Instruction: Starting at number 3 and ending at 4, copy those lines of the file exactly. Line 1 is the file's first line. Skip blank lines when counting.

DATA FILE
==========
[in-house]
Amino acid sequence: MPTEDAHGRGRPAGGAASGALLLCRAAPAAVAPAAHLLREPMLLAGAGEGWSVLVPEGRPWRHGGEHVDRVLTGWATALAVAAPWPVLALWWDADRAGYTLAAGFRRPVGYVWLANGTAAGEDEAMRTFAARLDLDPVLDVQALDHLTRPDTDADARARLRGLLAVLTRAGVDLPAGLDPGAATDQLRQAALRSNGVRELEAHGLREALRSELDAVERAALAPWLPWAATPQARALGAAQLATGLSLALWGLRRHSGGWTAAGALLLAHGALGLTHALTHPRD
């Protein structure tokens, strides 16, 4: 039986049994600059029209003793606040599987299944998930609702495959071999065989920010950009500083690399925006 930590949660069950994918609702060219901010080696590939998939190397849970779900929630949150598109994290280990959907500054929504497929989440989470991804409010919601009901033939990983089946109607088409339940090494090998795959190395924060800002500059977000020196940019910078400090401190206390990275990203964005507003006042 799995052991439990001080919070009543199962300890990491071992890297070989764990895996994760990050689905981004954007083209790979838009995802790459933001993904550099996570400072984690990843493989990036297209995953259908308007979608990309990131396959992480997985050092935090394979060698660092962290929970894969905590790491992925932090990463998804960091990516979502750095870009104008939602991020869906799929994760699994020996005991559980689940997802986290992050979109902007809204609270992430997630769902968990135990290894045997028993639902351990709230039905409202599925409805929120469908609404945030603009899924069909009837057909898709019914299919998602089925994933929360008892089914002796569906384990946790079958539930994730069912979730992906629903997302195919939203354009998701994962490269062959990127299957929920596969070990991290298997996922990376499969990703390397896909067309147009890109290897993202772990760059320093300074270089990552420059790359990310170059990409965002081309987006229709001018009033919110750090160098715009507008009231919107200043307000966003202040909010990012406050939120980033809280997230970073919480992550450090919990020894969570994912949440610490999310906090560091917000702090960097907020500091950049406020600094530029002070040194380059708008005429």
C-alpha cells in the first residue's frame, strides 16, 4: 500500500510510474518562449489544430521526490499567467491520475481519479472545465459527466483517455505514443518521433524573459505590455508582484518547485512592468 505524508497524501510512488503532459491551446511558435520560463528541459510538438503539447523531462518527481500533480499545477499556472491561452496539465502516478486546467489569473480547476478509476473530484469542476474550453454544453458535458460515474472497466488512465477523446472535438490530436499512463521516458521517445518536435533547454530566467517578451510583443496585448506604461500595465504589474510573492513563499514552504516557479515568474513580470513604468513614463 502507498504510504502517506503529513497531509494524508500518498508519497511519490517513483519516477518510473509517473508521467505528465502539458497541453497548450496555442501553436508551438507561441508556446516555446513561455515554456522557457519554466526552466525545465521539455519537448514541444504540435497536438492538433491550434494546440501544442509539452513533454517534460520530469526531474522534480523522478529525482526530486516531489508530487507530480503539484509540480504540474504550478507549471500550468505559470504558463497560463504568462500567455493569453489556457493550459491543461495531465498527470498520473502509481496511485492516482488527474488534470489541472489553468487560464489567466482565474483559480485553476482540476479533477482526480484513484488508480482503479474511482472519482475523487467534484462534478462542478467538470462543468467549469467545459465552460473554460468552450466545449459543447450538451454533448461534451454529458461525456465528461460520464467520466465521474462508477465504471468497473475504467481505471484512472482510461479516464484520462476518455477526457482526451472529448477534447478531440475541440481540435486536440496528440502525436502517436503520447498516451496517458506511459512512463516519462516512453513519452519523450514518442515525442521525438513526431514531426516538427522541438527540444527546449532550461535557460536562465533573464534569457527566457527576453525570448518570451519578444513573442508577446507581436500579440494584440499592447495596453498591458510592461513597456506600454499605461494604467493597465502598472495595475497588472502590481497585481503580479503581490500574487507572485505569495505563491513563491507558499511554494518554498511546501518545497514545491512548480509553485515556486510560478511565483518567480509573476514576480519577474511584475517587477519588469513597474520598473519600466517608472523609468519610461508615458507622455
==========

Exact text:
């Protein structure tokens, strides 16, 4: 039986049994600059029209003793606040599987299944998930609702495959071999065989920010950009500083690399925006 930590949660069950994918609702060219901010080696590939998939190397849970779900929630949150598109994290280990959907500054929504497929989440989470991804409010919601009901033939990983089946109607088409339940090494090998795959190395924060800002500059977000020196940019910078400090401190206390990275990203964005507003006042 799995052991439990001080919070009543199962300890990491071992890297070989764990895996994760990050689905981004954007083209790979838009995802790459933001993904550099996570400072984690990843493989990036297209995953259908308007979608990309990131396959992480997985050092935090394979060698660092962290929970894969905590790491992925932090990463998804960091990516979502750095870009104008939602991020869906799929994760699994020996005991559980689940997802986290992050979109902007809204609270992430997630769902968990135990290894045997028993639902351990709230039905409202599925409805929120469908609404945030603009899924069909009837057909898709019914299919998602089925994933929360008892089914002796569906384990946790079958539930994730069912979730992906629903997302195919939203354009998701994962490269062959990127299957929920596969070990991290298997996922990376499969990703390397896909067309147009890109290897993202772990760059320093300074270089990552420059790359990310170059990409965002081309987006229709001018009033919110750090160098715009507008009231919107200043307000966003202040909010990012406050939120980033809280997230970073919480992550450090919990020894969570994912949440610490999310906090560091917000702090960097907020500091950049406020600094530029002070040194380059708008005429």
C-alpha cells in the first residue's frame, strides 16, 4: 500500500510510474518562449489544430521526490499567467491520475481519479472545465459527466483517455505514443518521433524573459505590455508582484518547485512592468 505524508497524501510512488503532459491551446511558435520560463528541459510538438503539447523531462518527481500533480499545477499556472491561452496539465502516478486546467489569473480547476478509476473530484469542476474550453454544453458535458460515474472497466488512465477523446472535438490530436499512463521516458521517445518536435533547454530566467517578451510583443496585448506604461500595465504589474510573492513563499514552504516557479515568474513580470513604468513614463 502507498504510504502517506503529513497531509494524508500518498508519497511519490517513483519516477518510473509517473508521467505528465502539458497541453497548450496555442501553436508551438507561441508556446516555446513561455515554456522557457519554466526552466525545465521539455519537448514541444504540435497536438492538433491550434494546440501544442509539452513533454517534460520530469526531474522534480523522478529525482526530486516531489508530487507530480503539484509540480504540474504550478507549471500550468505559470504558463497560463504568462500567455493569453489556457493550459491543461495531465498527470498520473502509481496511485492516482488527474488534470489541472489553468487560464489567466482565474483559480485553476482540476479533477482526480484513484488508480482503479474511482472519482475523487467534484462534478462542478467538470462543468467549469467545459465552460473554460468552450466545449459543447450538451454533448461534451454529458461525456465528461460520464467520466465521474462508477465504471468497473475504467481505471484512472482510461479516464484520462476518455477526457482526451472529448477534447478531440475541440481540435486536440496528440502525436502517436503520447498516451496517458506511459512512463516519462516512453513519452519523450514518442515525442521525438513526431514531426516538427522541438527540444527546449532550461535557460536562465533573464534569457527566457527576453525570448518570451519578444513573442508577446507581436500579440494584440499592447495596453498591458510592461513597456506600454499605461494604467493597465502598472495595475497588472502590481497585481503580479503581490500574487507572485505569495505563491513563491507558499511554494518554498511546501518545497514545491512548480509553485515556486510560478511565483518567480509573476514576480519577474511584475517587477519588469513597474520598473519600466517608472523609468519610461508615458507622455